Sea of Shadows by Amy Maroney / #Extract #BlogTour @maryanneyarde @wilaroney


Sean and Stone Chronicles #2

1459. A gifted woman artist. A ruthless Scottish privateer. And an audacious plan that throws them together—with dangerous consequences.

No one on the Greek island of Rhodes suspects Anica is responsible for her Venetian father’s exquisite portraits, least of all her wealthy fiancé. But her father’s vision is failing, and with every passing day it’s more difficult to conceal the truth.

When their secret is discovered by a powerful knight of the Order of St. John, Anica must act quickly to salvage her father’s honor and her own future. Desperate, she enlists the help of a fierce Scottish privateer named Drummond. Together, they craft a daring plan to restore her father’s sight.

There’s only one problem—she never imagined falling in love with her accomplice.

Before their plan can unfold, a shocking scandal involving the knights puts Anica’s entire family at risk. Her only hope is to turn to Drummond once again, defying her parents, her be-trothed, even the Grand Master of the Knights himself. But can she survive the consequences?




Summer, 1459

Rhodes Town

Anica awoke to the gentle sound of the bedchamber door shutting. She thrust a hand in Heleni’s direction—but her sister was not in the bed. Her eyes fluttering open, she glanced at the shutters. The first light of dawn seeped through the cracks.

She slipped out of bed and unlatched the shutters, peering at the enclosed yard where they hung their laundry out to dry. Today was Tuesday. The soap man would soon make his rounds along the alley behind the house, peddling his product. It was high-quality soap made of olive oil, lye from the ashes of a scrubby beach plant, and essence of lavender.

Trumpets blared up the hill at the palace, making her flinch. Here, in the heart of the knights’ quarter, the presence of the Order was inescapable. She knew that should make her feel safer. Instead, it gave her a perpetual feeling of dread.

An orange cat stepped daintily along the top of the wall, then leapt into the alleyway and disappeared. Anica stretched her arms over her head and yawned just as the soap man’s lilting cry rang out. Through the window, she saw Maria heading toward the gate leading to the alley. Then Heleni appeared and overtook her, unlatched the gate, and went outside. Her sister returned a moment later with the sack of soap, lugged it past Maria, and vanished.

Anica lingered at the window, watching Maria slowly spin around, her face twisted in a scowl. Slipping on a shawl, she hastened downstairs, bare feet silent on the floor.

Outside the kitchen, she nearly collided with her sister.

“Why did you fetch the soap, Heleni?” Anica asked.

“Maria has so much to do on laundry day. And I was up early. I needed the fresh air, anyway.”

Heleni sauntered off.

Inside the kitchen, Maria stood at the table, spooning yogurt into a ceramic dish. The sack of soap lay in the shadows near the back door.

“Maria,” Anica said quietly. “I know my sister. She never helps with chores unless she’s forced to.”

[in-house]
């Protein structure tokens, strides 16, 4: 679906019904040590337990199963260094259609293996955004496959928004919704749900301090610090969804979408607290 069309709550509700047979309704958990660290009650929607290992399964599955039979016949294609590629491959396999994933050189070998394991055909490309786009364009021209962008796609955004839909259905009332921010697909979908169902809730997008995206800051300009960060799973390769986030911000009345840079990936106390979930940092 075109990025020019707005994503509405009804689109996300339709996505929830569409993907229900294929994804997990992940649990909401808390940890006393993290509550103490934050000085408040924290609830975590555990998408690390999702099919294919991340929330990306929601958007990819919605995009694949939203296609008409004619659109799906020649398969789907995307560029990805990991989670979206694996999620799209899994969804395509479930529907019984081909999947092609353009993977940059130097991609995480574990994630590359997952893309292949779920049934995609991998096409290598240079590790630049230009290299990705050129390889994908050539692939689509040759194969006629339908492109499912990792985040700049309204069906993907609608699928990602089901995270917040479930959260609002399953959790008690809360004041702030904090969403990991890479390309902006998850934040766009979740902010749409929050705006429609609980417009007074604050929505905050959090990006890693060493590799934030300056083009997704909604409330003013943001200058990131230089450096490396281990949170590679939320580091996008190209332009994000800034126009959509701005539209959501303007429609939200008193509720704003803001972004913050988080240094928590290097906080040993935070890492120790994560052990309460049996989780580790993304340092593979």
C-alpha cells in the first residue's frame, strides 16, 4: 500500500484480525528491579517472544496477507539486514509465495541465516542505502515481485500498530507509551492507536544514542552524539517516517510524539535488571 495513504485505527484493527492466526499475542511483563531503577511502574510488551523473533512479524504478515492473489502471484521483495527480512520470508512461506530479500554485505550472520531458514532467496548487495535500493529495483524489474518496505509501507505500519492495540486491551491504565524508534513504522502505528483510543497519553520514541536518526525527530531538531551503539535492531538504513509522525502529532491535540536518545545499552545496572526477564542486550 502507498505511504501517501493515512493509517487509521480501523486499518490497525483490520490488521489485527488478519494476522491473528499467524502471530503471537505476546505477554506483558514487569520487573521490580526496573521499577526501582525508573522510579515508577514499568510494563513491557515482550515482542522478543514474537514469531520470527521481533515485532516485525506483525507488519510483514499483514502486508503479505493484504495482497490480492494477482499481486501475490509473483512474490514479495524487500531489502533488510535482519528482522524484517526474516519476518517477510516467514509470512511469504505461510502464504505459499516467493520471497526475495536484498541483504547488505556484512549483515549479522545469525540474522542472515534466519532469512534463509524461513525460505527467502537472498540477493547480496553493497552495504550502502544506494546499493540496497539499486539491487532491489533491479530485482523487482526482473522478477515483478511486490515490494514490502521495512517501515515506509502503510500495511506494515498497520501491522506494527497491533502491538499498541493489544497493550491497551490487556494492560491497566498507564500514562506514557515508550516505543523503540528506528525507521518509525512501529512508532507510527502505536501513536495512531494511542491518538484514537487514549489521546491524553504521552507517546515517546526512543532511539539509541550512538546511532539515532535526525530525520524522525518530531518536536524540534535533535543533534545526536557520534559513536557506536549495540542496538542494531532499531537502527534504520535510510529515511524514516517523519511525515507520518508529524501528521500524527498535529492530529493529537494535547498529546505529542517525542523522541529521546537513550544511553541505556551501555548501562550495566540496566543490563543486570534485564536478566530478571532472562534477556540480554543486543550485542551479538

Maria set down the spoon. She crossed to the hearth and stabbed at the glowing embers with the iron poker until a flame ignited.

“The wind blows where it wants, when it wants.” She kept her back to Anica. “I’m glad for the help, whatever the reason for it.”

* * *

Anica entered the studio a few moments later to find her father at his easel next to the window. He stood less than a hand’s breadth from the panel, squinting earnestly as he daubed a bit of paint on the face of a saint. At her approach, he lowered his brush, looking at her with consternation.

“Papa, you must leave this sort of work to me,” she said. “We’ve already agreed I shall be your eyes.”

His shoulders drooped. “I thought with this brighter space my problem would be solved,” he admitted. “But instead it grows worse, I’m afraid.” He fumbled with the purse at his waist, pulled out a letter with a broken seal, and handed it to her.

She unfolded the square of linen paper and studied it. “Signor Salviati wishes to have a notary draw up a contract for the oil paintings I mentioned.”

He stared at her in distress. “I’ve no idea how to work with oils. It’s not easy to learn a technique without a master to guide you.”

She put a hand on his arm. “But you are a master, Papa!”

“A master with failing vision,” he said miserably.

“We must learn the technique,” Anica urged him. “The Salviatis may be the first to ask, but others will follow. We’d be foolish not to accept this commission. Who do you know in this city with an oil painting hanging on his wall?”

He considered that. “Three merchants have bragged to me of such works. A German, a Flemish man recently come from Bruges, and a Genoese.”

“Let’s pay them each a visit,” Anica suggested. “Between us, we can work out how it’s done.”

Thank you, Amy Maroney and The Coffee Pot Book Club


About the Author 

Amy Maroney studied English Literature at Boston University and worked for many years as a writer and editor of nonfiction. She lives in Oregon, U.S.A. with her family. When she’s not diving down research rabbit holes, she enjoys hiking, dancing, traveling, and reading. Amy is the author of The Miramonde Series, an award-winning historical fiction trilogy about a Renaissance-era female artist and the modern-day scholar on her trail. Her new historical suspense/romance series, Sea and Stone Chronicles, is set in medieval Rhodes and Cyprus.


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